REVIEW: Miracles and Menorahs by Stacey Agdern
Sarah Goldman loves Hanukkah, and she’s thrilled to be appointed as vice chair of the Hollowville Hanukkah Festival. So when the festival is threatened with cancellation, she comes up with an idea: a new slogan and advertising campaign topped off with a metal menorah large enough to fill the center of town. But even though her heart and dreams are large, the committee’s budget constraints threaten to stop her grand plans right in their tracks.
Famous metal sculptor Isaac Lieberman also loves Hanukkah. But his vision of a perfect Hanukkah isn’t a commercial community event—it’s spending time with family, following age-old traditions. He’s not interested in the festival, no matter how many times his grandmother, his bubbe, asks him to contribute one of his sculptures.
Then Sarah comes tumbling into his life…can she change his mind about more than just the holidays?
Dear Ms. Agdern,
Months ago, I saw this book listed for release in October and put it on my wish list. Then I was excited to be offered the chance to review it. The description on the cover – “A Friendship and Festivals” novel – is very important as the Hanukkah Festival in her small town is very important to Sarah Goldman but she and Isaac Lieberman are just publicly acknowledging their beginning (kisses only) romantic relationship as the book ends.
Hollowville, a small town in upstate New York, is proud to have the only Hanukkah Festival in the state if not the country. Though it started as a small bazaar at their temple, the members of the HHC community have watched it grow over the past nine years until now the Festival is spread over the town. But dark forces in the person of one of the town counselors want to begin adding “trees,” “red and green decorations,” and change the emphasis from Hanukkah to “holiday.” We all know what that means.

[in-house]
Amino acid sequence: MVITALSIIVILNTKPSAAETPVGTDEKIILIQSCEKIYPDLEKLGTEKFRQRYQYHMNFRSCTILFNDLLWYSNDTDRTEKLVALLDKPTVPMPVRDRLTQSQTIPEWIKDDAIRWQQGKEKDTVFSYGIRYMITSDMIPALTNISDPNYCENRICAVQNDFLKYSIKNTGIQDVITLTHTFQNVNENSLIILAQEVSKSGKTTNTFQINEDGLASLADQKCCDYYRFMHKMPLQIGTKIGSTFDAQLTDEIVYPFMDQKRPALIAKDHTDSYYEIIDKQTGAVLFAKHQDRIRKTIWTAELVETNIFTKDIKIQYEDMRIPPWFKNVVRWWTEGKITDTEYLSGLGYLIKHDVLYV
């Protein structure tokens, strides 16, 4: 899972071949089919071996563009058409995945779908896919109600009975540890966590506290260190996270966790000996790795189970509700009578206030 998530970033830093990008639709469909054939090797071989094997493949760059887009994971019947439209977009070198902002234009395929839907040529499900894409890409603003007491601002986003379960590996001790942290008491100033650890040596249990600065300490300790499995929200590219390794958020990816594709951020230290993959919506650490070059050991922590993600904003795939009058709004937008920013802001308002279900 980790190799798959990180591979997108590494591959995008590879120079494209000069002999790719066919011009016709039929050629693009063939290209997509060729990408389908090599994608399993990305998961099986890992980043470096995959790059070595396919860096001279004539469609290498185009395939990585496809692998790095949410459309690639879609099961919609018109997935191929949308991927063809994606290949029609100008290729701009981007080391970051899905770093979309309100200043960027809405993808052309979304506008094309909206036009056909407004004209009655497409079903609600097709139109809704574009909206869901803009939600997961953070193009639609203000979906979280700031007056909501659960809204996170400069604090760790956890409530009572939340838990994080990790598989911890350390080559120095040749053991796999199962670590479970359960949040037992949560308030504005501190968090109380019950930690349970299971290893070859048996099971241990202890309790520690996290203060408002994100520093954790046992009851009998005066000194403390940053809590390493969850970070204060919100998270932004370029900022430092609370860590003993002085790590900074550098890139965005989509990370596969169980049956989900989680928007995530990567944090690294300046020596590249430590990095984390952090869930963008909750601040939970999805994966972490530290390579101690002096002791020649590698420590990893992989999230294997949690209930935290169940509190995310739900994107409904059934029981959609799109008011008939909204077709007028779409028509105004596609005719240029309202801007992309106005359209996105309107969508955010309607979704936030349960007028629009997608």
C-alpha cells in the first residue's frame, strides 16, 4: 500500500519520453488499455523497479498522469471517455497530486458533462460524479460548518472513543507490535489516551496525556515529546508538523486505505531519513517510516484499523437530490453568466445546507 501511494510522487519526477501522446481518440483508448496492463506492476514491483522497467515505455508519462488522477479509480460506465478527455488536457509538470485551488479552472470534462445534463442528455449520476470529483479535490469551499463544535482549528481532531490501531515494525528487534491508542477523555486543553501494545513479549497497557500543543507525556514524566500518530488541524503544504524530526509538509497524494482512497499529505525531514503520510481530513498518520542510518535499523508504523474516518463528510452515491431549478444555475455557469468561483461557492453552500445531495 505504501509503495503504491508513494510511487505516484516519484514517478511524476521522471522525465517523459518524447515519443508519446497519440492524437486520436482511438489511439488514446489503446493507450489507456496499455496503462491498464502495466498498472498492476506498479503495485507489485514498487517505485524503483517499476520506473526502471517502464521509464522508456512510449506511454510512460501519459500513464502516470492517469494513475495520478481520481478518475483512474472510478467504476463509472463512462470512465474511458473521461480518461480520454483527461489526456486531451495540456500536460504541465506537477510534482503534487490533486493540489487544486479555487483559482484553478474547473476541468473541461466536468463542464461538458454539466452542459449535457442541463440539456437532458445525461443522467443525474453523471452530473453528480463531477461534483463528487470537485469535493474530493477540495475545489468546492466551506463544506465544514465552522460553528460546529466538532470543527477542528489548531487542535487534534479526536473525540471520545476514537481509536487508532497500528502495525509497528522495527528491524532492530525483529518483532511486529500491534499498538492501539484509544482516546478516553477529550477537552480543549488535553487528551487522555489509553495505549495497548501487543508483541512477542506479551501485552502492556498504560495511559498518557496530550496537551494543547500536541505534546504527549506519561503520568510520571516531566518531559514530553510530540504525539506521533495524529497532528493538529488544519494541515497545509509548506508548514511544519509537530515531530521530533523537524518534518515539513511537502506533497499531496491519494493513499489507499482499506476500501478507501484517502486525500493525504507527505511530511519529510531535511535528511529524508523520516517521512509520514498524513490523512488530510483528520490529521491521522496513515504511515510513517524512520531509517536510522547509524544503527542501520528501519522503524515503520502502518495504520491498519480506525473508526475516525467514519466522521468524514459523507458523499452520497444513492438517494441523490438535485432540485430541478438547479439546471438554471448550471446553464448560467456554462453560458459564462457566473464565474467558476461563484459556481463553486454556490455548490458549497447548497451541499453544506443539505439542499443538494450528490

This year Sarah Goldman has taken over the position of vice chair of planning the Festival and she fears that if they can’t not only deliver profit to the town merchants but also have a show stopping centerpiece where most towns would have “trees,” this might be the end of the Festival being Hanukkah and only Hanukkah. What she envisions is a giant menorah but every artist she contacts is either unable to deliver what she needs or quotes a price she can’t afford. Then a long time family friend offers to contact her grandson, a sculptor.
Sarah had met Isaac earlier in New York City and after talking to him, had pronounced him a Hanukkah snob. Isaac agrees that his mother prefers the City to small town life but he is at home in both environments and adores his bubbe. Yet even his beloved bubbe can’t get him to agree to make a menorah for the Festival as Isaac dislikes the idea of commercializing what ought to be a special time with family. Can Sarah hold off the threat of “trees” and “Santa” to keep the Festival a one of a kind Hanukkah celebration and will Isaac see what the Festival means to the community?